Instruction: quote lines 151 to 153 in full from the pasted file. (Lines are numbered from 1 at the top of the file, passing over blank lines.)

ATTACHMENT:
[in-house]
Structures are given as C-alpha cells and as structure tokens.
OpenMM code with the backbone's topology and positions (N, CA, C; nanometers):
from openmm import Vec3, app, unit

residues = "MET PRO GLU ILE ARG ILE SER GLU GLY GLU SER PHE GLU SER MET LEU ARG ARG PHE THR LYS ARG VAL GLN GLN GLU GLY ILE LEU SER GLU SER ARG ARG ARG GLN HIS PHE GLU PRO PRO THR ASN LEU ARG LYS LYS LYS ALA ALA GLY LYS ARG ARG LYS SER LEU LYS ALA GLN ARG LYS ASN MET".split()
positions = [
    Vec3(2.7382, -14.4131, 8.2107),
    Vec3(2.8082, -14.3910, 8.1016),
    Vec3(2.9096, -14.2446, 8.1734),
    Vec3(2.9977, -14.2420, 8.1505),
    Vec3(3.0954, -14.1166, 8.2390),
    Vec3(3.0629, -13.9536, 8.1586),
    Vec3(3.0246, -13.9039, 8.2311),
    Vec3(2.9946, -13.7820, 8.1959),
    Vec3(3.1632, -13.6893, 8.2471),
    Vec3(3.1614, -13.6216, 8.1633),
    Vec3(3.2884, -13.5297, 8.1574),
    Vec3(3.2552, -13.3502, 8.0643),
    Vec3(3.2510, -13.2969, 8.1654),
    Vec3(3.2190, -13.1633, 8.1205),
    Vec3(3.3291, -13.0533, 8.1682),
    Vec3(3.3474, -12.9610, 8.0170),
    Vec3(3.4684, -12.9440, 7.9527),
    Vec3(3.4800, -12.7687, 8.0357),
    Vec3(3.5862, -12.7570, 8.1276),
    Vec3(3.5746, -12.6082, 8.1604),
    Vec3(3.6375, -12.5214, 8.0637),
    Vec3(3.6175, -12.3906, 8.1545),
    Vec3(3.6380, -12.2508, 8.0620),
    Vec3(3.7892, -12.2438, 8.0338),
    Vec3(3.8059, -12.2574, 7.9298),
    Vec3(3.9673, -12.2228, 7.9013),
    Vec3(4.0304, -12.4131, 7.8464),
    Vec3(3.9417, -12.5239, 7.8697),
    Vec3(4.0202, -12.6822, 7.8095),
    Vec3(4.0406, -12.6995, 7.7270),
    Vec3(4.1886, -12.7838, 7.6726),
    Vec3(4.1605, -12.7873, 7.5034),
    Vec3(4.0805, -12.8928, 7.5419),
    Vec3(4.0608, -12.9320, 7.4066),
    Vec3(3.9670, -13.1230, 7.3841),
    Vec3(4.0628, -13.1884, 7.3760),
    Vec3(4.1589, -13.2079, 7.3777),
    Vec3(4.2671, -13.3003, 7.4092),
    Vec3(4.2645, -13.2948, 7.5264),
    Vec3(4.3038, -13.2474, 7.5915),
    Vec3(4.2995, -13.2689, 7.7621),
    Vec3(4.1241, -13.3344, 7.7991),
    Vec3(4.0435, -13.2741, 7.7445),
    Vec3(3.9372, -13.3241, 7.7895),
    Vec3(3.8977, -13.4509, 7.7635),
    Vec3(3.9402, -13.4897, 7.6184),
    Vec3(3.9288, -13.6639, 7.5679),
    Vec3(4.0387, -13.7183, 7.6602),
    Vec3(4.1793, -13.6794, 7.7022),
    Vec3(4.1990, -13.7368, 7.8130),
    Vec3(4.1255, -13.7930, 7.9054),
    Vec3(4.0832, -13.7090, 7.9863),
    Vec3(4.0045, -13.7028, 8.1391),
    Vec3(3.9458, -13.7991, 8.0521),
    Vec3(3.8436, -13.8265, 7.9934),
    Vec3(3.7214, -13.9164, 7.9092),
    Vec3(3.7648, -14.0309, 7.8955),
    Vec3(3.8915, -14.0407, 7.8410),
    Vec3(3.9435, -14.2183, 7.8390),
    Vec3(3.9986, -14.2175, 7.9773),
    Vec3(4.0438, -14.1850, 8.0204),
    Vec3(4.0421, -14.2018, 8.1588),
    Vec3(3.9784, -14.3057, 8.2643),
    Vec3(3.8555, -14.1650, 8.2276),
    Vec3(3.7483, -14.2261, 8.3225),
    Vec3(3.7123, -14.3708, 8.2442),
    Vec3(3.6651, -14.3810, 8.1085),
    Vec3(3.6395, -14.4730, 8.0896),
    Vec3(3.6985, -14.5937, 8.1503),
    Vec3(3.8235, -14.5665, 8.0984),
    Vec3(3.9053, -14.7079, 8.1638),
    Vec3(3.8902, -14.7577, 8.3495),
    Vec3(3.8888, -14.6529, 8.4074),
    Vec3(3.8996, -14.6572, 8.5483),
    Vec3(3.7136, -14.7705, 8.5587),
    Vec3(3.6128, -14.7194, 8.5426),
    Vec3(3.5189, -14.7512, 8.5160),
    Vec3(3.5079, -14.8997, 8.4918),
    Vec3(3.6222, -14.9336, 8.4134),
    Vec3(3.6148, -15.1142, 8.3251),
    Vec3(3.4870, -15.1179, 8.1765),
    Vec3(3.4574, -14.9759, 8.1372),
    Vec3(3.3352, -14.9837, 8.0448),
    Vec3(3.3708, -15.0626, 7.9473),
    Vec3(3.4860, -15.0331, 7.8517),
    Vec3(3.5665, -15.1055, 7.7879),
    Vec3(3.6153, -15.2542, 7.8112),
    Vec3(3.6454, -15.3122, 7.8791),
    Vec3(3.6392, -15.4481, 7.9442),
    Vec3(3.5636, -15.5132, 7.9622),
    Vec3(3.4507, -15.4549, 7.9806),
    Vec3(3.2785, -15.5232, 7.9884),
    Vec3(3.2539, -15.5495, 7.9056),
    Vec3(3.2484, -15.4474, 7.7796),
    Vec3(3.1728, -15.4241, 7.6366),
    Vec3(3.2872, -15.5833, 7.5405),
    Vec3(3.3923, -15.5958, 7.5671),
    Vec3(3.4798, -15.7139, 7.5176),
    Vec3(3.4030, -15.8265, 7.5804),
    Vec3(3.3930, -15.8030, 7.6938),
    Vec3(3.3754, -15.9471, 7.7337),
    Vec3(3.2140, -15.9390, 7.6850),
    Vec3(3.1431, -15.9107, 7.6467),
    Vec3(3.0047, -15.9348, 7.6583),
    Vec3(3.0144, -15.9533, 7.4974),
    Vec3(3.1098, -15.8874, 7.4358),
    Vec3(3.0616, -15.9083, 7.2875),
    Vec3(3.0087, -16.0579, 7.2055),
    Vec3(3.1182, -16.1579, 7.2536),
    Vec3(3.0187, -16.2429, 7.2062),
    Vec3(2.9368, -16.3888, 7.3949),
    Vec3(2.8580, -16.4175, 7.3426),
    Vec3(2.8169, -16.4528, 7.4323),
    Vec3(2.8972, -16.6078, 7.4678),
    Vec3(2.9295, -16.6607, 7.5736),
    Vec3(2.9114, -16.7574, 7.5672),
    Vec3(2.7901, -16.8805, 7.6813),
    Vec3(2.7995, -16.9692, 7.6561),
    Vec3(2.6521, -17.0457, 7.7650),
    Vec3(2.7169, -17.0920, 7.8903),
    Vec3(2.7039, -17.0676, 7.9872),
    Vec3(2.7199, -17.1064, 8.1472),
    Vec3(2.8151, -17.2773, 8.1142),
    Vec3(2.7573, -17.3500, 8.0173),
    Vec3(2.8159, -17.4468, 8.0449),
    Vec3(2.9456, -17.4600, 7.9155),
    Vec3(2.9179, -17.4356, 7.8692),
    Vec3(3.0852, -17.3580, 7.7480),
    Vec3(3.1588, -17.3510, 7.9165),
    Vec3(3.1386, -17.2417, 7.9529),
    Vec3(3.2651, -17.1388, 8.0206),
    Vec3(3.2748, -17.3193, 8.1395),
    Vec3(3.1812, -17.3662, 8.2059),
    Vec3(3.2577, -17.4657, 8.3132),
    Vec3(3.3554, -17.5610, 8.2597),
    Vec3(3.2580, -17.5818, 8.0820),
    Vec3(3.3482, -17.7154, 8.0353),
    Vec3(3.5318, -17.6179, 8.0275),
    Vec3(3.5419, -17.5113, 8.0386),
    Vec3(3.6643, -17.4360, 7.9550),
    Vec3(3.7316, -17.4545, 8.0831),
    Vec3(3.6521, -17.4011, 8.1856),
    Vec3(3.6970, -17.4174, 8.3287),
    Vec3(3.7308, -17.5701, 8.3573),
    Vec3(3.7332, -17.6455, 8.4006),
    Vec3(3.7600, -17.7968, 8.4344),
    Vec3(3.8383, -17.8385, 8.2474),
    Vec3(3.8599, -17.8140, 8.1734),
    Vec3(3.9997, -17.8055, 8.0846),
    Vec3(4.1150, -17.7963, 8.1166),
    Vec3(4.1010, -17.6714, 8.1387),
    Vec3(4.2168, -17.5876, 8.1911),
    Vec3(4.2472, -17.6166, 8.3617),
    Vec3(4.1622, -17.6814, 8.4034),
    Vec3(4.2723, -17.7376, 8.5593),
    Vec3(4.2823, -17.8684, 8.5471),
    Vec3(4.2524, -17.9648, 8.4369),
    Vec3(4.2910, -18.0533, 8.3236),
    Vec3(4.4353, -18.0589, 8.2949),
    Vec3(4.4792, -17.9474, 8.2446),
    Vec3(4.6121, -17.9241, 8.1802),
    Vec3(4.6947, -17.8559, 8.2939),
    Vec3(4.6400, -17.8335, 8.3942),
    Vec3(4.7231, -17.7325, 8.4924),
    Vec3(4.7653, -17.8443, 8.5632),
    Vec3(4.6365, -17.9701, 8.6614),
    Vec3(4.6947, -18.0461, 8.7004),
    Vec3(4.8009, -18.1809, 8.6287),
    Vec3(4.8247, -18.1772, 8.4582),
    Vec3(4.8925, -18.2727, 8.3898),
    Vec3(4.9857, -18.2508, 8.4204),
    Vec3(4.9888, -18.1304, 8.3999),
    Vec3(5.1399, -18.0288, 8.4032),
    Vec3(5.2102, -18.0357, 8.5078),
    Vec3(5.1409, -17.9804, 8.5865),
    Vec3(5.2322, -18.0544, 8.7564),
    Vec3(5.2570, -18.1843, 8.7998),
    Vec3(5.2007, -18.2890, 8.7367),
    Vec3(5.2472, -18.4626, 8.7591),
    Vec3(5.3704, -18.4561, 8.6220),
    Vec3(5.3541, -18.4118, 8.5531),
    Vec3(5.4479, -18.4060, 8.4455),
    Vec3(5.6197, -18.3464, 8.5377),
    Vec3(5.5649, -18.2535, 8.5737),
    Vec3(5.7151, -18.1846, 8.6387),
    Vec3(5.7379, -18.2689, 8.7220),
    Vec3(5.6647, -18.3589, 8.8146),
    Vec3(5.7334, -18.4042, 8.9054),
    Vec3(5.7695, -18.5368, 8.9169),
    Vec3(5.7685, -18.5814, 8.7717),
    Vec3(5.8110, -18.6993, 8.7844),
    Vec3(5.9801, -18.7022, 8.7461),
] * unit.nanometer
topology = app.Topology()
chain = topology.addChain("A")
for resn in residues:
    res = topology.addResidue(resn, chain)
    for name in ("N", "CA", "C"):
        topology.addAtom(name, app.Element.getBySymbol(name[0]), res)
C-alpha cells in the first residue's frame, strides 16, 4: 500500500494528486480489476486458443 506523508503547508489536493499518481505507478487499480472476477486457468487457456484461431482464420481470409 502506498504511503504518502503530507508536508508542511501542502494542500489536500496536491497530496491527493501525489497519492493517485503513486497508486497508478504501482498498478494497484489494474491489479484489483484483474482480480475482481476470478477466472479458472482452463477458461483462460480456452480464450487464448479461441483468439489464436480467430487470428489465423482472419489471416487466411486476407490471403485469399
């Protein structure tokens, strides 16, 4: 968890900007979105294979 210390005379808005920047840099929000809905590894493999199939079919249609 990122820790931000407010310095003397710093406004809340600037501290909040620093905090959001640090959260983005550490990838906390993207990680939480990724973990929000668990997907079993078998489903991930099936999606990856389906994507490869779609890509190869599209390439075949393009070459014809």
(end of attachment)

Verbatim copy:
    Vec3(3.7332, -17.6455, 8.4006),
    Vec3(3.7600, -17.7968, 8.4344),
    Vec3(3.8383, -17.8385, 8.2474),